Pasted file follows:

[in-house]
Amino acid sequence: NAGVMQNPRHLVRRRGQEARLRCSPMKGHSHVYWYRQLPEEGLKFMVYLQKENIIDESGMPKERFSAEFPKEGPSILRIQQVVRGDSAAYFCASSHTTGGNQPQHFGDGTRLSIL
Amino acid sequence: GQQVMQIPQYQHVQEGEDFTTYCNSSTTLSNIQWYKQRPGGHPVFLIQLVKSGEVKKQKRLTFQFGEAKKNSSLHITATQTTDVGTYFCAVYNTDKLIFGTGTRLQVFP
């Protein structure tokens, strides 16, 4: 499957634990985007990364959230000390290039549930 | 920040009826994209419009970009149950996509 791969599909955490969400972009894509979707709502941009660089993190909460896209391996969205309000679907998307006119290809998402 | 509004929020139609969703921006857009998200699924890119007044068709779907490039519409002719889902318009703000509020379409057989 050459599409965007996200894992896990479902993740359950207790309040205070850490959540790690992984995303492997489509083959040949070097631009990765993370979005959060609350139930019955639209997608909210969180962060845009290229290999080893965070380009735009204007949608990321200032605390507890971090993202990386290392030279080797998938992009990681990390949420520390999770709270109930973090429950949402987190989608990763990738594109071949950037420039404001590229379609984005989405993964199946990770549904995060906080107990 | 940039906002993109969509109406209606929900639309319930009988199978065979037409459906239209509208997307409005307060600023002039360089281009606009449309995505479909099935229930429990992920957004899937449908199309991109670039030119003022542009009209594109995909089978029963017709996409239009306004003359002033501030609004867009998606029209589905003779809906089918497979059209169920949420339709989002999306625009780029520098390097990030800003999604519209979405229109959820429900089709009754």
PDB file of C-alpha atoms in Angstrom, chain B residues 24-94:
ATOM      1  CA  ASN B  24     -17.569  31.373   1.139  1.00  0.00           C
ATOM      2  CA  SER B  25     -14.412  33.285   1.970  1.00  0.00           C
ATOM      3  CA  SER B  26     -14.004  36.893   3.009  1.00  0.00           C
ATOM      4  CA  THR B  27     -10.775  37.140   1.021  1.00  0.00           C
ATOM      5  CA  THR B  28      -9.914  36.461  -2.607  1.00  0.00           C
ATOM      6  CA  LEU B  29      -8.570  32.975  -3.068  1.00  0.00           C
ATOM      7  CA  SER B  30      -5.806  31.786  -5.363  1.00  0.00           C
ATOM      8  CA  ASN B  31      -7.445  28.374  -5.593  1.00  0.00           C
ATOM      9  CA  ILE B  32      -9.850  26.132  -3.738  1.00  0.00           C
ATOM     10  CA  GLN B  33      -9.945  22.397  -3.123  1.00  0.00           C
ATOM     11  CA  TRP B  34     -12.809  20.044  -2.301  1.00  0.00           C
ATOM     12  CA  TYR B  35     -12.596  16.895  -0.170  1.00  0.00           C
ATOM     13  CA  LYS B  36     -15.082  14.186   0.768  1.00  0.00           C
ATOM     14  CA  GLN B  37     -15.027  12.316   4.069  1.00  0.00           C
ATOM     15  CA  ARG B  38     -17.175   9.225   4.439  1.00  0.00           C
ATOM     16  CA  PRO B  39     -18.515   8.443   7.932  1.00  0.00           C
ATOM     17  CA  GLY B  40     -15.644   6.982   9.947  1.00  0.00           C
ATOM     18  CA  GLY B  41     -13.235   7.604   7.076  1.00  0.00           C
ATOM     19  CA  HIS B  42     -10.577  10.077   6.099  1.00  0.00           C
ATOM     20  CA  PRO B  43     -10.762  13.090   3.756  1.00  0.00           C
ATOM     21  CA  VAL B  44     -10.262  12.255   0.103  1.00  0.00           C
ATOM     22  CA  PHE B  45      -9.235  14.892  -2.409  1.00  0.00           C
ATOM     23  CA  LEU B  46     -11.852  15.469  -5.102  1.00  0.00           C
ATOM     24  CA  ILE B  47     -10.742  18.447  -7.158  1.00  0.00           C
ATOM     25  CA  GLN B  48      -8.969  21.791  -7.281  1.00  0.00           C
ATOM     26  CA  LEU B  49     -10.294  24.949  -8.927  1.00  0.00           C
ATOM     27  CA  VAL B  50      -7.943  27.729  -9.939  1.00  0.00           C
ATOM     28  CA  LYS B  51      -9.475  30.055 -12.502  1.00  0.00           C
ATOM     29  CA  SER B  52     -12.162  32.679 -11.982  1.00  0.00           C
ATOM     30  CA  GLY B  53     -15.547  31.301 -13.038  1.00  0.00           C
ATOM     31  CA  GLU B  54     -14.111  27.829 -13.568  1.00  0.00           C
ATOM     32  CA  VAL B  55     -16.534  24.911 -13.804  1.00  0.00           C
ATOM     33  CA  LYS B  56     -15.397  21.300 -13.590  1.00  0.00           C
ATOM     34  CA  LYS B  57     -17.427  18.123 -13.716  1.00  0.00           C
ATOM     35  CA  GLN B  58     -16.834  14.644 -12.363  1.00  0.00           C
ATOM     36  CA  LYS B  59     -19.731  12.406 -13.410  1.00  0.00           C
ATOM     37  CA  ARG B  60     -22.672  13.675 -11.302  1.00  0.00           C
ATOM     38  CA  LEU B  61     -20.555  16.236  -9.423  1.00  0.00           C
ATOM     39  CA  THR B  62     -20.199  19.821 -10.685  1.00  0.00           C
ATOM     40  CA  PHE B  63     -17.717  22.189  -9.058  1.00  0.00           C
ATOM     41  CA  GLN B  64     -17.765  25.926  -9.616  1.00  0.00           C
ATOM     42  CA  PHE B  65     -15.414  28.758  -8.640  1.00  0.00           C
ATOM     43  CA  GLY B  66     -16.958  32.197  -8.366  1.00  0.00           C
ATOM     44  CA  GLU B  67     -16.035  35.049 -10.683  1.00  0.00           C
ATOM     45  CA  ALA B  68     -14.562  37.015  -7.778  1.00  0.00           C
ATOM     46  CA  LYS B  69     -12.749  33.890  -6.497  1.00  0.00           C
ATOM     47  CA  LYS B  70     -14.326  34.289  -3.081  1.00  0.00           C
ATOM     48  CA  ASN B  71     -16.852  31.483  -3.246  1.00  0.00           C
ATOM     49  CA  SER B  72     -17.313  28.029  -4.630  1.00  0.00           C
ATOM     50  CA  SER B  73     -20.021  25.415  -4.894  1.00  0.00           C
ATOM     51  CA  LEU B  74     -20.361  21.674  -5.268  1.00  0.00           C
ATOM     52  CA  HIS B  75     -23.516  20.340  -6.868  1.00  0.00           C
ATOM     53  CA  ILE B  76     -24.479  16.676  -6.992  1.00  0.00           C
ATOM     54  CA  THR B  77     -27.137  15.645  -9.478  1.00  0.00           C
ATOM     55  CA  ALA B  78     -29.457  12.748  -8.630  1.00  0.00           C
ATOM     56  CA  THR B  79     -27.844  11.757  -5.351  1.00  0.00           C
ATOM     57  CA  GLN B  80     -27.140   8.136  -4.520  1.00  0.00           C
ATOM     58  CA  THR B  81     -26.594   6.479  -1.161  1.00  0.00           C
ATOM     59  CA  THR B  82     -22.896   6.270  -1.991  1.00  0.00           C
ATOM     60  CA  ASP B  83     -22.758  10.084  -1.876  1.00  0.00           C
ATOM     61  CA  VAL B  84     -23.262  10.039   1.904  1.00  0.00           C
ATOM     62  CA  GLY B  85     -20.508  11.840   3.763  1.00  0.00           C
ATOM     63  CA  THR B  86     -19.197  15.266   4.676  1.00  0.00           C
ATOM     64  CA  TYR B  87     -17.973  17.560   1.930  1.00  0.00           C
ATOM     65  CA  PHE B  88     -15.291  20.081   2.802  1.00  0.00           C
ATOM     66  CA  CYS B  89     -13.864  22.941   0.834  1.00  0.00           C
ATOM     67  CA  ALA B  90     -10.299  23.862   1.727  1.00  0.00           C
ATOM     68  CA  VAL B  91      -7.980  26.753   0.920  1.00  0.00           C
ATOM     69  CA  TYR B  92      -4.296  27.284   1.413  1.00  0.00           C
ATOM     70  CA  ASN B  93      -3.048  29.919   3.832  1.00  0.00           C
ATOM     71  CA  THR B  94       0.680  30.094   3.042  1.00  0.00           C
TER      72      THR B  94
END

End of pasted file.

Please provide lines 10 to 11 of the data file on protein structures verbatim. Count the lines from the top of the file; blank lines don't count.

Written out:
ATOM      5  CA  THR B  28      -9.914  36.461  -2.607  1.00  0.00           C
ATOM      6  CA  LEU B  29      -8.570  32.975  -3.068  1.00  0.00           C